What's the catch

Andrew Bain falls for a nature experience to savour off Bruny Island.

In the waters off Tasmania's Bruny Island, an Australian fur seal is playing with its lunch, tossing the torn remains of a salmon across the waves, hounded by a cloud of hungry gulls.

A few metres away, salmon farms dot the channel. Inside the pens, the water stirs as feed is released, rousing thousands of fish into a lunchtime brawl. It's as though every animal here has come to feed, including us.

I'm on my way to an ocean banquet, collecting the ingredients as I go as part of a new boat trip and feast created by one of Tasmania's most respected and awarded tour operators.

Pennicott Wilderness Journeys' Tasmanian Seafood Seduction only began this month, though it's a journey that's been 2½ years in the planning.

"When I'd get a day off, my favourite days were going to a place in southern Tasmania where you could just jump in and grab an abalone, and relax and have a beer on a beach," says operator Rob Pennicott, who, in 2012, was named one of National Geographic's 10 Travellers of the Year.

"Whenever I took a friend who hadn't done something like that, it just blew them away. That sowed the seed for this trip."

Our day-long journey begins from Hobart's docks, skimming south along the Derwent estuary. It's a trip as rich in scenery as flavour, as we follow the cliff line that runs south from the city.

Intermittently we stop, nosing the boat into caves and breaks in the cliffs, providing experiences similar to Pennicott's other highly successful trips to Bruny Island and Tasman Peninsula. But unlike those trips, Tasmanian Seafood Seduction isn't about thrills, it's about appetite.


"On this trip we're always looking for calm water," Pennicott says. "It's a very relaxing day, very laid back. I think people who like seafood will never have tasted it as fresh as this. It comes aboard live and you are usually eating it within half an hour."

The reason it comes aboard live is because we're catching the seafood ourselves. Tasmanian Seafood Seduction is believed to be the first tourist trip in the world to catch and cook crayfish and abalone for guests, who also fish for salmon or flathead and haul aboard oysters.

At Tinderbox, we turn away from the Tasmanian mainland, crossing the D'Entrecasteaux Channel to the northern shores of Bruny Island. Nestled into a bay is a collection of salmon pens from one of the farms that line the channel, forming Tasmania's second-most productive salmon fishery after Strahan.

"We're going to link into the circuit TV so we can see the salmon underwater," Pennicott says as he lays the custom-built boat up against the pen. Nearby, the Australian fur seal rips apart its lunch - for the seal, these round pens are like dinner plates, drawing wild fish near.

We leave the pens and continue south, sailing through a menu. In Great Bay, deep-water oyster racks belonging to Get Shucked oyster farm furrow the sea. Pennicott Wilderness Journeys has bought a section of racks from the farm and as we pull alongside, a basket of oysters is quickly gaffed aboard.

The basket is opened and there are a couple of oysters for guests to slurp down fresh - there will be unlimited oysters at lunch - accompanied by a glass of wine or bubbly.

"We only use Bruny Island premium wines, Tassie boutique beers and Tassie sparkling," Pennicott says. "We keep everything as local as possible. Even the smoked salmon is from the farms here in the channel."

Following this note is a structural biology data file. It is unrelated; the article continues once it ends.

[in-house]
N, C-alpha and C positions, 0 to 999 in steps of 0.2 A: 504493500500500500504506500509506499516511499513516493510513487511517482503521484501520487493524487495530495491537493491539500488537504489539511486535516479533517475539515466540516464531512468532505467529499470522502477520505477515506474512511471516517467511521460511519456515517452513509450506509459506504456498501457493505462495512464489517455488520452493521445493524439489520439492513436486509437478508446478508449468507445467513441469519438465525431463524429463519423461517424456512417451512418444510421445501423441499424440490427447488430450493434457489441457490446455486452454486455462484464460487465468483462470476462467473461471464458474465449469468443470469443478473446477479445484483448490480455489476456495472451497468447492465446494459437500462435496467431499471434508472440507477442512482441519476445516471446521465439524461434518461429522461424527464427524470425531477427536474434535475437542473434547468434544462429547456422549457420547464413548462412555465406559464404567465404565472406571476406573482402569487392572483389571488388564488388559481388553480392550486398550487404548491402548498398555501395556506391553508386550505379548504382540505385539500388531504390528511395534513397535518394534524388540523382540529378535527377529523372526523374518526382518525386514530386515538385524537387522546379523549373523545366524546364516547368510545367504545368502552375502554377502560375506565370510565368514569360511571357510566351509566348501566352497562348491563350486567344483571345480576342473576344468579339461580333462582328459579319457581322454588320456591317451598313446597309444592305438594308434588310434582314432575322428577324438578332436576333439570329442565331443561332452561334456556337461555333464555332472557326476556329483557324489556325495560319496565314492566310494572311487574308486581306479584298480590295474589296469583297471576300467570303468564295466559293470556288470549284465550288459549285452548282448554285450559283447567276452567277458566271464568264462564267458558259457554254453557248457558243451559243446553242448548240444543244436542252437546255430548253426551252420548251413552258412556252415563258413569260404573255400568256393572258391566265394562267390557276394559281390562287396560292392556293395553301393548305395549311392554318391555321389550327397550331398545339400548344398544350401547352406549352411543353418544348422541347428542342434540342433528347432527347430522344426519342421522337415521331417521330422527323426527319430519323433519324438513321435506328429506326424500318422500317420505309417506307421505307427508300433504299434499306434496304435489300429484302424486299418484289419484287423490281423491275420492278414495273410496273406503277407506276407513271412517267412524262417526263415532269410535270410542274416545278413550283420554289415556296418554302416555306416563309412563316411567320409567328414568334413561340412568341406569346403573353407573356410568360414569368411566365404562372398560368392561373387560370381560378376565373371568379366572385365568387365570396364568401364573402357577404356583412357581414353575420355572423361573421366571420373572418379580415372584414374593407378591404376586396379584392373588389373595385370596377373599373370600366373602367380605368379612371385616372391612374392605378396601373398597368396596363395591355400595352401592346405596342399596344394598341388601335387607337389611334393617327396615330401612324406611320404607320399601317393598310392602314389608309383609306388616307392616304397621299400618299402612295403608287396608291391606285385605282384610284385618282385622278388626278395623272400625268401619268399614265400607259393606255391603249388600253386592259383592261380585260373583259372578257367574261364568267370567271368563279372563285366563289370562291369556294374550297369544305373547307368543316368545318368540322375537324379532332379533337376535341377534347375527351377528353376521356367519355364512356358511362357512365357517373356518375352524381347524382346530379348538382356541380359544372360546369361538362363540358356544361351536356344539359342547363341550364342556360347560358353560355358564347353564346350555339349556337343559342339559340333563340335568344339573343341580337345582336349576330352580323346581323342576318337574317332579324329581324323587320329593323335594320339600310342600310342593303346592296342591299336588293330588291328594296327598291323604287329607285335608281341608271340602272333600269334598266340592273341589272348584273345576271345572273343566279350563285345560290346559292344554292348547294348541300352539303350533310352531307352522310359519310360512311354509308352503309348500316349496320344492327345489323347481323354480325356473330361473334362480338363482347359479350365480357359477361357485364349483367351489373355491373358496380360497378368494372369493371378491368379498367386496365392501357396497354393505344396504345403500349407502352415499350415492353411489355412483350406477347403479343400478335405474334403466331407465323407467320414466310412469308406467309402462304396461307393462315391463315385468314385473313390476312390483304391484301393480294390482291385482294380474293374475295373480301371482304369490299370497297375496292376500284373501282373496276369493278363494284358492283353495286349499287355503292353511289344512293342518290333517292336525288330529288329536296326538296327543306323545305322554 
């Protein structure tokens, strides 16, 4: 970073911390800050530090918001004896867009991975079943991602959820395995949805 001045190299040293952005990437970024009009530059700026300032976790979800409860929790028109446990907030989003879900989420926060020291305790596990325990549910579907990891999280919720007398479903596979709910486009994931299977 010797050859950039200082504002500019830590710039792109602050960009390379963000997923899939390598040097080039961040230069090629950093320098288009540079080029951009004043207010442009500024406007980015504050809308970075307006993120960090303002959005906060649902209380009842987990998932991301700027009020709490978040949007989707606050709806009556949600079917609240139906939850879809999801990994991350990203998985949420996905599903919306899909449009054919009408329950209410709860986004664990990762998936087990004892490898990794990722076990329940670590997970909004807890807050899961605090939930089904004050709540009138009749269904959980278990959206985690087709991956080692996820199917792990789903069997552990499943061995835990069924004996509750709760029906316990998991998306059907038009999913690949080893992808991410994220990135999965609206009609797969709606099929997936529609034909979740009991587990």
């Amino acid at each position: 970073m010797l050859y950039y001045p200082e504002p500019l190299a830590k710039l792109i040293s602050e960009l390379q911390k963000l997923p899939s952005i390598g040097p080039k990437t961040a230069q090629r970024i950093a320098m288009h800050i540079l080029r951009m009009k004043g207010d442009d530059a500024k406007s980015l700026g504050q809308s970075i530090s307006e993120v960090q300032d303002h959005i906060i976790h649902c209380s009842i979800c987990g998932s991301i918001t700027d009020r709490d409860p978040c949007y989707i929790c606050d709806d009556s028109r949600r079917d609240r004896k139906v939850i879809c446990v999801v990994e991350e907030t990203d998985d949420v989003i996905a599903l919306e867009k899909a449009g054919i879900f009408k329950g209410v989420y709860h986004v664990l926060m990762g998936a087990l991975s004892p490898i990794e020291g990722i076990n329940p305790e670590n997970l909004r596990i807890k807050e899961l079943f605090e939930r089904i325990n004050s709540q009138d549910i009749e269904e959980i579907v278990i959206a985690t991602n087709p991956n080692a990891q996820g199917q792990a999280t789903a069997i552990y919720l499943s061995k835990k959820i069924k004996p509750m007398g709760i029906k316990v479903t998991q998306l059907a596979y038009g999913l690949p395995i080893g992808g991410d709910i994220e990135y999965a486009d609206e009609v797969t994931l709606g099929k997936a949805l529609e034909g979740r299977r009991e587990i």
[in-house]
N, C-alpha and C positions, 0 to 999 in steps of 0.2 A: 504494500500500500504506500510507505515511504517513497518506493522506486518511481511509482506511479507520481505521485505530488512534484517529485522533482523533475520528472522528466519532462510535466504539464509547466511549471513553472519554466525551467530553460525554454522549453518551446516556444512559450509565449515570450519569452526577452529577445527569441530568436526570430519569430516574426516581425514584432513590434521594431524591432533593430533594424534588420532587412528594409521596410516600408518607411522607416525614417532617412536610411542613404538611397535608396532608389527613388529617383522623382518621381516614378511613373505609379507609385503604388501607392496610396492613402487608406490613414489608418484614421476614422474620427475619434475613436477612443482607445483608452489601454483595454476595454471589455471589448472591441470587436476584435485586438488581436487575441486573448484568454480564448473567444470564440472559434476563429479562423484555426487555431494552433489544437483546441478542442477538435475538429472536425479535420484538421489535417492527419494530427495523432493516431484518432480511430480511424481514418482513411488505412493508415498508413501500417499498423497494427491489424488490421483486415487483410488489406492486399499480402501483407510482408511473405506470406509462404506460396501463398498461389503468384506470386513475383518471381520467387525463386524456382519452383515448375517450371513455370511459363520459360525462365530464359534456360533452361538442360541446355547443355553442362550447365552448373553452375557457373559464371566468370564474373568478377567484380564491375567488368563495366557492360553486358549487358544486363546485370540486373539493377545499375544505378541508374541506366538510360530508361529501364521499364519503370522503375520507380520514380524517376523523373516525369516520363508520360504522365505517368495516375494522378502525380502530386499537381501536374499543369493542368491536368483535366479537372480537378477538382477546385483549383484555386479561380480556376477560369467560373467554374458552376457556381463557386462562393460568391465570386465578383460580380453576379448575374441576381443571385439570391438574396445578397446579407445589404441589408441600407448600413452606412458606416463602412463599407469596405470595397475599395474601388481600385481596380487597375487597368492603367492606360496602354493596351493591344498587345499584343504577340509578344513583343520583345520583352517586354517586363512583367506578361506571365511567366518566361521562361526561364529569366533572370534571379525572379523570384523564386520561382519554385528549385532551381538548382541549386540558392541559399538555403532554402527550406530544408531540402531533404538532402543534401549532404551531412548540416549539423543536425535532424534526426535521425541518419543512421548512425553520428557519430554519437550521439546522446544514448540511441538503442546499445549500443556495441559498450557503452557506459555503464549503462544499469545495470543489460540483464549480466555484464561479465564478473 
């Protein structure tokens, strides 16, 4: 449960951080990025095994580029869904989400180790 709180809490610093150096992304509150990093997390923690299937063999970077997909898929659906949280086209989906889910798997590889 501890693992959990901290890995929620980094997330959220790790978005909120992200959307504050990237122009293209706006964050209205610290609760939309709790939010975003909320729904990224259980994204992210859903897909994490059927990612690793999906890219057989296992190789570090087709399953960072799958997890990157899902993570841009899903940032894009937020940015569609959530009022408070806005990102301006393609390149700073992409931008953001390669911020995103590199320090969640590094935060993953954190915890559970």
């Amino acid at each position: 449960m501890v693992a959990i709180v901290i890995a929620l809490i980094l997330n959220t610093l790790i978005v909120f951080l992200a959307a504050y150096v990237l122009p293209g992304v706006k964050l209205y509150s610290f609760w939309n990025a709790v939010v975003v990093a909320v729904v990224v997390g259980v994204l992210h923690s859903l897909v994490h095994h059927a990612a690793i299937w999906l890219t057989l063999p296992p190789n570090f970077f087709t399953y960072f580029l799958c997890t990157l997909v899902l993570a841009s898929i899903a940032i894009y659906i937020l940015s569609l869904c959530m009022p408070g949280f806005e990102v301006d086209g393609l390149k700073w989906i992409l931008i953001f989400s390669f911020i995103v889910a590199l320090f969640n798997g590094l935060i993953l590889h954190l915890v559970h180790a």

Over the next hour we explore the Bruny coast as much as its ocean larder. Its southern shores are etched with small bays, some backed by a single home but otherwise empty.

White-bellied sea eagles peer down from branches and spider crabs inch along the seabed beneath us in one shallow bay. It's beautiful and it's bountiful, as craypots are yanked aboard and the deckhand snorkels for a catch of abalone.

On nearby Partridge Island, we walk up an appetite as we stroll to its centre, where a lone pine tree rises from the remnants of a long-forgotten orchard inside what is now national park land.

Finally, it's time for the real business of the day: lunch. In a protected cove beside Partridge Island, Pennicott fires up the custom-designed kitchen across the stern of the boat.

There are cheeses from Bruny Island Cheese and Grandvewe Cheeses, bread baked by Daci & Daci in Hobart, smoked salmon, freshly shucked oysters and steamed mussels. Meanwhile, pans sizzle with a seafood feast acquired with our own hands.

"This trip is all about unbelievable service and a special day where people don't feel herded," Pennicott says.

As we eat, a curtain of rain draws across Bruny Island, but in our protected cove the boat barely moves as we finish this banquet worthy of Neptune.

The writer travelled courtesy of Pennicott Wilderness Journeys.



Virgin Australia, Qantas, Jetstar and Tiger Airways fly to Hobart. All major car hire companies have desks at Hobart Airport.


Tasmanian Seafood Seduction trips run daily (except Christmas) from October to May. Trips depart from the Hobart waterfront and cost $685 a person.


pennicottjourneys.com.au; qantas.com; virginstar.com; tigerair.com.



Farm-based cooking school less than an hour's drive from Hobart, operated by a former apprentice to Tetsuya Wakuda. theagrariankitchen.com.


Themed cooking classes at a boutique hotel in northern Tasmania, run by the house chef and visiting chefs. redfeatherinn.com.au.


Walking tours of Hobart's culinary offerings, run by a former pastry chef. gourmaniafoodtours.com.au.


A range of culinary tours visiting farms and producers in and around Hobart. herbaceoustours.com.au.


Hit Hobart over New Year for the state's top food and wine festival, on the city waterfront. thetasteoftasmania.com.au.